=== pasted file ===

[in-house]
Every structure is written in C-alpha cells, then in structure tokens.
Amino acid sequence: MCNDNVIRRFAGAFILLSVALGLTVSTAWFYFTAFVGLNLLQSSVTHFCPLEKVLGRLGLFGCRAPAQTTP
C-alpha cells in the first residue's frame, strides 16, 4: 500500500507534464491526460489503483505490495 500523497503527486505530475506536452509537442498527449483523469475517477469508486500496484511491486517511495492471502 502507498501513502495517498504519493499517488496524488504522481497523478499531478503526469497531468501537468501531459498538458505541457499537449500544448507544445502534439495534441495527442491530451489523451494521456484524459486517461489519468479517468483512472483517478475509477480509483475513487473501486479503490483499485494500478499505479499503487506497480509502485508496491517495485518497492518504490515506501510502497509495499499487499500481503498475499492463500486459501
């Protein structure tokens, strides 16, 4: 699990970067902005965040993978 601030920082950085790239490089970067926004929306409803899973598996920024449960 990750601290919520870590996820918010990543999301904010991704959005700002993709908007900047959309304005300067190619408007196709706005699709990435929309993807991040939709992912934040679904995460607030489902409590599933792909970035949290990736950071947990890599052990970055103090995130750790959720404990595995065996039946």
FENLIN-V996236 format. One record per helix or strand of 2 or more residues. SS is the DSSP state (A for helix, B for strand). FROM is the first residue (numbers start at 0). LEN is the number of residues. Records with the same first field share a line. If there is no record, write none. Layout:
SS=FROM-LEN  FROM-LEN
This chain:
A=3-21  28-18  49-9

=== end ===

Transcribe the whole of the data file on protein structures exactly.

[in-house]
Every structure is written in C-alpha cells, then in structure tokens.
Amino acid sequence: MCNDNVIRRFAGAFILLSVALGLTVSTAWFYFTAFVGLNLLQSSVTHFCPLEKVLGRLGLFGCRAPAQTTP
C-alpha cells in the first residue's frame, strides 16, 4: 500500500507534464491526460489503483505490495 500523497503527486505530475506536452509537442498527449483523469475517477469508486500496484511491486517511495492471502 502507498501513502495517498504519493499517488496524488504522481497523478499531478503526469497531468501537468501531459498538458505541457499537449500544448507544445502534439495534441495527442491530451489523451494521456484524459486517461489519468479517468483512472483517478475509477480509483475513487473501486479503490483499485494500478499505479499503487506497480509502485508496491517495485518497492518504490515506501510502497509495499499487499500481503498475499492463500486459501
């Protein structure tokens, strides 16, 4: 699990970067902005965040993978 601030920082950085790239490089970067926004929306409803899973598996920024449960 990750601290919520870590996820918010990543999301904010991704959005700002993709908007900047959309304005300067190619408007196709706005699709990435929309993807991040939709992912934040679904995460607030489902409590599933792909970035949290990736950071947990890599052990970055103090995130750790959720404990595995065996039946």
FENLIN-V996236 format. One record per helix or strand of 2 or more residues. SS is the DSSP state (A for helix, B for strand). FROM is the first residue (numbers start at 0). LEN is the number of residues. Records with the same first field share a line. If there is no record, write none. Layout:
SS=FROM-LEN  FROM-LEN
This chain:
A=3-21  28-18  49-9